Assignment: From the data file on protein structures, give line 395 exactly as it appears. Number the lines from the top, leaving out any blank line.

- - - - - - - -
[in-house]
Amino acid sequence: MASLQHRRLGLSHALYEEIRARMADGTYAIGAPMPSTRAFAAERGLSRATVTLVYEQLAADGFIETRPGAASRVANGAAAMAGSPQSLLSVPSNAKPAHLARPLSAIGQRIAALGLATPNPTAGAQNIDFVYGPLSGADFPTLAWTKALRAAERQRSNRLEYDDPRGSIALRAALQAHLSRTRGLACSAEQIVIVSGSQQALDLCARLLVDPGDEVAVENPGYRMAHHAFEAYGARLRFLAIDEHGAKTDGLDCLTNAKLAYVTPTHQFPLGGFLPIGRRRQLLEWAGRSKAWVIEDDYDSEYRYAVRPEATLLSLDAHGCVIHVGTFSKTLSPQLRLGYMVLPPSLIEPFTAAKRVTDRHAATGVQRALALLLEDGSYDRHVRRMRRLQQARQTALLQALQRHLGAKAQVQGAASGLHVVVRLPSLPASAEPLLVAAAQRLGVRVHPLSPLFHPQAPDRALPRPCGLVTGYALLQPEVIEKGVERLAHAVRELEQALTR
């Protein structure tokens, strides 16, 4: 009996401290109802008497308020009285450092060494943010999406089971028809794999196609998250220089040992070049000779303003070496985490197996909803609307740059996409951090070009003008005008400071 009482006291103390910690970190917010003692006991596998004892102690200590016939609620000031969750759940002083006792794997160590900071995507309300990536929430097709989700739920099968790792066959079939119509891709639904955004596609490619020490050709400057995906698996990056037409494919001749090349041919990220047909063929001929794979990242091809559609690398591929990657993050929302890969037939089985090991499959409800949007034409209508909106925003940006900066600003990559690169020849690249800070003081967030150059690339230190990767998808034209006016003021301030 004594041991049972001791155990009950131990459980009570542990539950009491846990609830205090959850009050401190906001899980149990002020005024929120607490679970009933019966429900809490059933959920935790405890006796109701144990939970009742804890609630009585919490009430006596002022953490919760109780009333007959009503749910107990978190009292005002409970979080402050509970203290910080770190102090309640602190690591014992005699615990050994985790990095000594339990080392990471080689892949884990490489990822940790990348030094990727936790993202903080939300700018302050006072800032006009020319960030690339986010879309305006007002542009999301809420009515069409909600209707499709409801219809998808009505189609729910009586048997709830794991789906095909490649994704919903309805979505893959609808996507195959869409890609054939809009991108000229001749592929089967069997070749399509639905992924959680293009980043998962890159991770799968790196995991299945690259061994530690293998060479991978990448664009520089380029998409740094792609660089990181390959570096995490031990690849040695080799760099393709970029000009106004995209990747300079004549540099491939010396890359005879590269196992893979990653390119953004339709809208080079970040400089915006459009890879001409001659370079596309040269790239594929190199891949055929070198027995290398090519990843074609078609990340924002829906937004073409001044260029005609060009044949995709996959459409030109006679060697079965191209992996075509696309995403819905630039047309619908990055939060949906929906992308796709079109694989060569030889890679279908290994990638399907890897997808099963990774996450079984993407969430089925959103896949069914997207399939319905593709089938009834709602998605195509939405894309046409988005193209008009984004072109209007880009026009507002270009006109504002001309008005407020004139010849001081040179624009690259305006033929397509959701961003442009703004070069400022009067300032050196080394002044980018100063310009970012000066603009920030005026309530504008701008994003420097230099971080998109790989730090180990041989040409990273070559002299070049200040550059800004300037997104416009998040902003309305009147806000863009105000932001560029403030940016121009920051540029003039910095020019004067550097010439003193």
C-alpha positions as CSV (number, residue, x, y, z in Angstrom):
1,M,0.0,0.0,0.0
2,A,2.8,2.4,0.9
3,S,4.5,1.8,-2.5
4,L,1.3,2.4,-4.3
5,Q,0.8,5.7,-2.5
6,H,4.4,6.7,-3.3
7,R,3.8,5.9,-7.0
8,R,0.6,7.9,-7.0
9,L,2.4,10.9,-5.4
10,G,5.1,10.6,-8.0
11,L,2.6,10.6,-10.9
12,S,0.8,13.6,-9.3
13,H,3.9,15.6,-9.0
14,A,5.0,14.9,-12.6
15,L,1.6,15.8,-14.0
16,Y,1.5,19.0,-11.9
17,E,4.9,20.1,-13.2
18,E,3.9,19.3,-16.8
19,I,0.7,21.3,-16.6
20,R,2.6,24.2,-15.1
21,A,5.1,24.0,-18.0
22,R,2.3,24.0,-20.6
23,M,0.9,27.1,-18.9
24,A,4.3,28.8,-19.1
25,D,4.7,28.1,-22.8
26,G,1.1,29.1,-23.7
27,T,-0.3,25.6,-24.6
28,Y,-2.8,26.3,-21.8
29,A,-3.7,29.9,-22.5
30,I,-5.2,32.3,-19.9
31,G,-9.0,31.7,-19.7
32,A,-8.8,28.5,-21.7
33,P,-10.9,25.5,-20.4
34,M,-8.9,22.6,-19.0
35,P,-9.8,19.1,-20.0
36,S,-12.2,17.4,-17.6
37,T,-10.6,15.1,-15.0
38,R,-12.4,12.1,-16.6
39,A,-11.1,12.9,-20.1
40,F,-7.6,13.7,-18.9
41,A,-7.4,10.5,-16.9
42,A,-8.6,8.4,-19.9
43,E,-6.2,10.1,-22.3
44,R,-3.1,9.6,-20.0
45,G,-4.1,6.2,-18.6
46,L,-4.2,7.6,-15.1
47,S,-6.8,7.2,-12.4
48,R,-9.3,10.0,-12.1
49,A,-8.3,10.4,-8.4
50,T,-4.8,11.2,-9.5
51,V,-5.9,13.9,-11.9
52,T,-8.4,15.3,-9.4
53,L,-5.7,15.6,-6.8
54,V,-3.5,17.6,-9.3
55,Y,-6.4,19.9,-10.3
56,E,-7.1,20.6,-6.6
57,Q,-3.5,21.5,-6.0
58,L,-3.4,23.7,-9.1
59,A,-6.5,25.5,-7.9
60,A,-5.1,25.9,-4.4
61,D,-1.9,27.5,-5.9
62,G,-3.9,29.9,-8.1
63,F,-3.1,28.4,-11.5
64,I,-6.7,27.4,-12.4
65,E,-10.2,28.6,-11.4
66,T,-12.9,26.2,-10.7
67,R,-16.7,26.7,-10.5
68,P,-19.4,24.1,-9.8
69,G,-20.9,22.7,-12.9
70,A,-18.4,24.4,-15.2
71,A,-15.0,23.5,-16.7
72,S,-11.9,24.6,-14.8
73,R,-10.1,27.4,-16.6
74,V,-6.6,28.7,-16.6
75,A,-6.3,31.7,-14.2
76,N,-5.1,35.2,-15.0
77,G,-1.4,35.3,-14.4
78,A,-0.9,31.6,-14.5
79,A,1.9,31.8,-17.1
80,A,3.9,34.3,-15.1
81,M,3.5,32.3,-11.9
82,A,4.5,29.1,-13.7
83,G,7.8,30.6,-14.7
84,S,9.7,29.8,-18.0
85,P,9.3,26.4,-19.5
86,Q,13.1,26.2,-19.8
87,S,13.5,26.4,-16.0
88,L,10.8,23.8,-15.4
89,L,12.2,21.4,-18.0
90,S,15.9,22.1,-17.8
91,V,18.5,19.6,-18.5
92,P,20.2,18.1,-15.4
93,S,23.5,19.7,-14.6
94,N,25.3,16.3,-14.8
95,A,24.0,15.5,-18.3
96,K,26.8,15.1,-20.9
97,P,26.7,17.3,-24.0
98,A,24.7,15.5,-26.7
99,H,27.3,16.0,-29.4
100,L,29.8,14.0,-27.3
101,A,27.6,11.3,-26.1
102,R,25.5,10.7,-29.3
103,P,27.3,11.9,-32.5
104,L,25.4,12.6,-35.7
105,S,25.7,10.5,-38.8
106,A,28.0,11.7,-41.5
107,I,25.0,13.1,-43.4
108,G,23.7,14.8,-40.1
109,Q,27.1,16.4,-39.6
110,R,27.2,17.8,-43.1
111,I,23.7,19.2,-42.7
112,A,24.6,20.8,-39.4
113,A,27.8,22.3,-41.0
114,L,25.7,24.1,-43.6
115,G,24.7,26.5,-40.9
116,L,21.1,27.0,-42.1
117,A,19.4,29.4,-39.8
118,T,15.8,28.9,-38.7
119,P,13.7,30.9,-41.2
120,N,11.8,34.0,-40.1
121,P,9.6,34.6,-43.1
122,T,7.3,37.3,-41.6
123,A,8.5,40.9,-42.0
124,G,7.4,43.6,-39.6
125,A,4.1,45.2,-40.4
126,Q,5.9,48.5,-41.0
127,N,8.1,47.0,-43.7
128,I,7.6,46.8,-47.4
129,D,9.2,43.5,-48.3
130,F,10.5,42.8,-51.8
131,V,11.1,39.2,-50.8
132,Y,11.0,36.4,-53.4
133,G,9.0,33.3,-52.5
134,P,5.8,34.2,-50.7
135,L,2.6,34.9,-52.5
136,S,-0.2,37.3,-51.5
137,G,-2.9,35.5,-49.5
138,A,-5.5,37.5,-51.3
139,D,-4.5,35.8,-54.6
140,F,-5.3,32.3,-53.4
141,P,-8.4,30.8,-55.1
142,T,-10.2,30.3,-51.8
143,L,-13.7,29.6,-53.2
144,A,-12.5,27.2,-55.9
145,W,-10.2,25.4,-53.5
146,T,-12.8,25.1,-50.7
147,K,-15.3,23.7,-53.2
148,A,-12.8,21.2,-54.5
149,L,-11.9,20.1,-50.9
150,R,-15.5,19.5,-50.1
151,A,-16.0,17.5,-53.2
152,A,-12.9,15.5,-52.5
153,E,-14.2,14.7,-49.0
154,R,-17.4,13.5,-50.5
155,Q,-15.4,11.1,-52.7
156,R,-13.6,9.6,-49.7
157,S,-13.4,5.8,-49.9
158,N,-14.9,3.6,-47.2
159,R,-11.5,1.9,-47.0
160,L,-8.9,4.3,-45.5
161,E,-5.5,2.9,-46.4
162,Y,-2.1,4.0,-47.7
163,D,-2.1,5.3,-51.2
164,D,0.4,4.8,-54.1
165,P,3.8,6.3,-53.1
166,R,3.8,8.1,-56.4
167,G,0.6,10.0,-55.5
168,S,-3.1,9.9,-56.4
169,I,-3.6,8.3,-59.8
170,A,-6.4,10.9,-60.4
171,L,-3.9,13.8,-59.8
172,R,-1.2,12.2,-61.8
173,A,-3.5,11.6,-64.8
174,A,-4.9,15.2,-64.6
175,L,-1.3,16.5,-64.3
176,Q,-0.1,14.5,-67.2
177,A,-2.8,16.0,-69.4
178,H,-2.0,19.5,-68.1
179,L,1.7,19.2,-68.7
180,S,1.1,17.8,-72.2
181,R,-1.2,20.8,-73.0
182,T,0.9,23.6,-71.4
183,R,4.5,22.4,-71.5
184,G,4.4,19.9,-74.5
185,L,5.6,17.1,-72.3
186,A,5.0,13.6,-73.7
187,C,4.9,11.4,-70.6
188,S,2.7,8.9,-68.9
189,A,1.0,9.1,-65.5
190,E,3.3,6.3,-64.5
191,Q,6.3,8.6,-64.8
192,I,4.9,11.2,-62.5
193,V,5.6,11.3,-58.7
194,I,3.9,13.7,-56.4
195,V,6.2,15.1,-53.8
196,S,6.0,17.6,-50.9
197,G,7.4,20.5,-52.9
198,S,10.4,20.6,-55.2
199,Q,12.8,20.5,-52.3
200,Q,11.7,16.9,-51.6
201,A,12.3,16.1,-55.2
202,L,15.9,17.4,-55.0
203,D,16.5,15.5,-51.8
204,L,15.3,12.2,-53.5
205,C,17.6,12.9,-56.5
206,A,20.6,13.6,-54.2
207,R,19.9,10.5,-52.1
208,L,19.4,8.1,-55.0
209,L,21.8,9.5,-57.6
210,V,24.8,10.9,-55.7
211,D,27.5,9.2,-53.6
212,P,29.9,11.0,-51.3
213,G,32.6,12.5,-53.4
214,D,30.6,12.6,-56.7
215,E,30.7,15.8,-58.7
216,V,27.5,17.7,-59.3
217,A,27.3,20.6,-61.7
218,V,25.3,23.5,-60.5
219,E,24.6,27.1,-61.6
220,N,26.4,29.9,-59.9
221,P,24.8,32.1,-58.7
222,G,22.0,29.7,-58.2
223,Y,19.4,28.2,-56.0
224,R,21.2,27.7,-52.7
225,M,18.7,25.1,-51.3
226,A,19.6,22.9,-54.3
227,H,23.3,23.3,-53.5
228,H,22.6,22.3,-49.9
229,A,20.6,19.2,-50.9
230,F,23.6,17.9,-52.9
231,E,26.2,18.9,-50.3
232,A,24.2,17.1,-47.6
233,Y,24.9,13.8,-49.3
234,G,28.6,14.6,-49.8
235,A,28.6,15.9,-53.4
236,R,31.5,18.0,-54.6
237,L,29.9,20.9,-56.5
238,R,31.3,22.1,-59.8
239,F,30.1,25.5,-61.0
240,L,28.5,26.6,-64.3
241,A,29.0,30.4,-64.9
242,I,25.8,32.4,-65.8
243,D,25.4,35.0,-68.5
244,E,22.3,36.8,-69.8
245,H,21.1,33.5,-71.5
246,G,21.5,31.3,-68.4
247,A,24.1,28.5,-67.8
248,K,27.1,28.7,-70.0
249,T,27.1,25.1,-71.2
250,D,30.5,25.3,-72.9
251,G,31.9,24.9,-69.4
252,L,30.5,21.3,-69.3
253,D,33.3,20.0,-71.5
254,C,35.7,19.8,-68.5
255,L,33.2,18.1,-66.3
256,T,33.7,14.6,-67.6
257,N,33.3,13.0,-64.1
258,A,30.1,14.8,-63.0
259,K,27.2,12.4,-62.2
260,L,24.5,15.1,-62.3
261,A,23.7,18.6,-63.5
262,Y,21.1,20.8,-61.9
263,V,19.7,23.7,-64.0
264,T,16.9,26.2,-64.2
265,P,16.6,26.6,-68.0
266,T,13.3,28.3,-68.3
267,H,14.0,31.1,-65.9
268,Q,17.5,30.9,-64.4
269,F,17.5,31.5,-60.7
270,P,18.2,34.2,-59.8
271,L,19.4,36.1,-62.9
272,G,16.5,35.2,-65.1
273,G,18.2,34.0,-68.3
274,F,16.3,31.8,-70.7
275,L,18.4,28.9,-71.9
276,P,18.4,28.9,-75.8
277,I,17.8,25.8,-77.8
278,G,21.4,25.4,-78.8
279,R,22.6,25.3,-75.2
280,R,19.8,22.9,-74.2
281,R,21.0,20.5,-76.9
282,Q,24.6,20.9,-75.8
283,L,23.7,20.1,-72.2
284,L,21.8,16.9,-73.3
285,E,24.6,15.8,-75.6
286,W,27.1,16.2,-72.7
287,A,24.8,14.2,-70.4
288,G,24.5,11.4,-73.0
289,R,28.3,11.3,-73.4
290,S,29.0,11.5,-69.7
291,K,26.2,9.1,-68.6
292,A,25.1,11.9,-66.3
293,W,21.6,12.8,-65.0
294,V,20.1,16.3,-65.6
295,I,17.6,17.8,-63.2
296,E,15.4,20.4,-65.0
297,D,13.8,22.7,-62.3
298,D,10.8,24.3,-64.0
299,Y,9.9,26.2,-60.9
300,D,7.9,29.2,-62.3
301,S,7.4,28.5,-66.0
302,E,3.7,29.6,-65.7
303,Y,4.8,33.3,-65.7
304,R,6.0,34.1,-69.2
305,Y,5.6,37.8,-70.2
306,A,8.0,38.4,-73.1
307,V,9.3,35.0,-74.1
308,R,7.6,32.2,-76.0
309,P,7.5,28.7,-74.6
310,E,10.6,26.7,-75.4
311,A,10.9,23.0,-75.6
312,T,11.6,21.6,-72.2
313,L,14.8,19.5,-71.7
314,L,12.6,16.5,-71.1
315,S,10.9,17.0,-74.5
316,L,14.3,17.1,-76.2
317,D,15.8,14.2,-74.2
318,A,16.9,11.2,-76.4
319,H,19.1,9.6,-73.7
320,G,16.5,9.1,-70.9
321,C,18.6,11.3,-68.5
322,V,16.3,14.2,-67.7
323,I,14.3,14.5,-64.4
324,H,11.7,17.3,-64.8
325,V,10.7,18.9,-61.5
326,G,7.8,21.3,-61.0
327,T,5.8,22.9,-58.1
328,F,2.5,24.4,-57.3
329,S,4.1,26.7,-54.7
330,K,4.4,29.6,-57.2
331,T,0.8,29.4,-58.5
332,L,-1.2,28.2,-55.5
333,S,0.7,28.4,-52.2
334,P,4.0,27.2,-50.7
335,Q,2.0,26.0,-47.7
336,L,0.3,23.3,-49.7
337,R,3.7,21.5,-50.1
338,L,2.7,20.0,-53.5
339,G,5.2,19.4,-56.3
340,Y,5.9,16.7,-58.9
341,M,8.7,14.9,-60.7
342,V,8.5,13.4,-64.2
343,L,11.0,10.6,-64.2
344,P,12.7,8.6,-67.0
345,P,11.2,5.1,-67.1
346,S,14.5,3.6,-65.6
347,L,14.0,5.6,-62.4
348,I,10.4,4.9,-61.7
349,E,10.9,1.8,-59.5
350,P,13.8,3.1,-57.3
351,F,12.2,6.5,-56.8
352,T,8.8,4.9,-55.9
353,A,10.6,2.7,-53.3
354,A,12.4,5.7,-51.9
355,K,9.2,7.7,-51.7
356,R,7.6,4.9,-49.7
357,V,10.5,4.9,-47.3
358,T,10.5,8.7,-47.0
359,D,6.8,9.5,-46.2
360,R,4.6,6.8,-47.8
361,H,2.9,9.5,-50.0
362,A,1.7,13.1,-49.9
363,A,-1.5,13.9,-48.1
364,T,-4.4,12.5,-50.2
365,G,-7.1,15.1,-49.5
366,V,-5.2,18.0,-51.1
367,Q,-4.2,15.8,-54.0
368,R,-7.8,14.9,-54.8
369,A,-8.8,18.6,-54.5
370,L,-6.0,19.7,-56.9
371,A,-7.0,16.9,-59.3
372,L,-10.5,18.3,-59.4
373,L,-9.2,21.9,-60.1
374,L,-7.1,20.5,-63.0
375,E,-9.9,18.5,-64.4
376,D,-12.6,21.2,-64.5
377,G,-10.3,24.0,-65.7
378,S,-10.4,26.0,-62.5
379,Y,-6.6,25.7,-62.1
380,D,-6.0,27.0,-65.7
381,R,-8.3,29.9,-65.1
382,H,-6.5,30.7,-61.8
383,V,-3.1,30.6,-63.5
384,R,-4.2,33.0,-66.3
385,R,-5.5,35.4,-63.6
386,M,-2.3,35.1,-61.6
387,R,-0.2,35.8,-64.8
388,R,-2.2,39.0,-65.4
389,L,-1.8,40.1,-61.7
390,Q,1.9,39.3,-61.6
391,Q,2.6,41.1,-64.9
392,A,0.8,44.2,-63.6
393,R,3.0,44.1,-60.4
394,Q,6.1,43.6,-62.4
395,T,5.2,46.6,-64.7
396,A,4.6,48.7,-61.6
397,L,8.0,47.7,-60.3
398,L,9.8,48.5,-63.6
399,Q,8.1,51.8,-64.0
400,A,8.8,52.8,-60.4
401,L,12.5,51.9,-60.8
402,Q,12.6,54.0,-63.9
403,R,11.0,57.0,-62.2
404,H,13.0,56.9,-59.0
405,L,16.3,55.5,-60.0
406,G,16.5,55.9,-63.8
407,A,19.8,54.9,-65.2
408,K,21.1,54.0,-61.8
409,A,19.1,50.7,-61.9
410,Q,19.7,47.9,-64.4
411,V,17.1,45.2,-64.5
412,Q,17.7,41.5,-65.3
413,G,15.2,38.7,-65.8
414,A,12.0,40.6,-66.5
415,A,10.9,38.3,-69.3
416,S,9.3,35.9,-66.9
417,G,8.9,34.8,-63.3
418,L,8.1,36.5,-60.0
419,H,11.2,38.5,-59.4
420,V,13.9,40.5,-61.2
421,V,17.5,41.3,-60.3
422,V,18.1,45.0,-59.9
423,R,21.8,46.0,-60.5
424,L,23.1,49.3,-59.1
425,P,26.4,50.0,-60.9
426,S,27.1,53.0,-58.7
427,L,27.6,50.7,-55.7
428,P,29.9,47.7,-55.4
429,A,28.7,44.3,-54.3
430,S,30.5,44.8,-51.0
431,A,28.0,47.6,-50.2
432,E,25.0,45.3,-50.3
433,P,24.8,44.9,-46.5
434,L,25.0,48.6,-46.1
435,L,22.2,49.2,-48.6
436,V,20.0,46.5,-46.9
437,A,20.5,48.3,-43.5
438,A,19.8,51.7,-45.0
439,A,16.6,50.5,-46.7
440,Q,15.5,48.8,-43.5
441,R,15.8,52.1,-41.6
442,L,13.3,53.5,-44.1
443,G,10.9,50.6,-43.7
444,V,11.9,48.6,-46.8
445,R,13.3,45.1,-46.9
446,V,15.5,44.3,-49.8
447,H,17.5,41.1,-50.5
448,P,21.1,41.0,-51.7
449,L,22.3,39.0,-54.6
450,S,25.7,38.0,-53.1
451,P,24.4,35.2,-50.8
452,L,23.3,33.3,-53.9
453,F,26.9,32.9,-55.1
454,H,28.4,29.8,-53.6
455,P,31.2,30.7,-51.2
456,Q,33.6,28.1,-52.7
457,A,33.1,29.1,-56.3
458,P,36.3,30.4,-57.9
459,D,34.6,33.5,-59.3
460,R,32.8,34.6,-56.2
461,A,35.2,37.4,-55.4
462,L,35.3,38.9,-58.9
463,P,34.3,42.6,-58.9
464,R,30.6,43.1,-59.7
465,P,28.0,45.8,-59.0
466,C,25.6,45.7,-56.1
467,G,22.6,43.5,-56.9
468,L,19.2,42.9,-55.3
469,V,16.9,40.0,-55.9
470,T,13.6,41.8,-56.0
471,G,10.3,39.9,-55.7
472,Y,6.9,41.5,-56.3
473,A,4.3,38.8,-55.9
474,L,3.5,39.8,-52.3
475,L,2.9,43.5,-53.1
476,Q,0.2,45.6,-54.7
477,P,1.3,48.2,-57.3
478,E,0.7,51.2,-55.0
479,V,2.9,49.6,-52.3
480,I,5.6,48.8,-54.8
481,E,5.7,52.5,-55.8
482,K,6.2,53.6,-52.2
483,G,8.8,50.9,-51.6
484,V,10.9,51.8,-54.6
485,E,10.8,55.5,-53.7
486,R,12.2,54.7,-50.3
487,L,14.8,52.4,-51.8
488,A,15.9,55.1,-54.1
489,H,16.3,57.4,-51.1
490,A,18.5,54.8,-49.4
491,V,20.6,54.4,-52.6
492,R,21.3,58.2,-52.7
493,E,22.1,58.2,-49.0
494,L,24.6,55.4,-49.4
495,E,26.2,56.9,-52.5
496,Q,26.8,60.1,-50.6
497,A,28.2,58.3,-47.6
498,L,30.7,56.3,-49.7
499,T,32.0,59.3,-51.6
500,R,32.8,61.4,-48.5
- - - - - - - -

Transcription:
391,Q,2.6,41.1,-64.9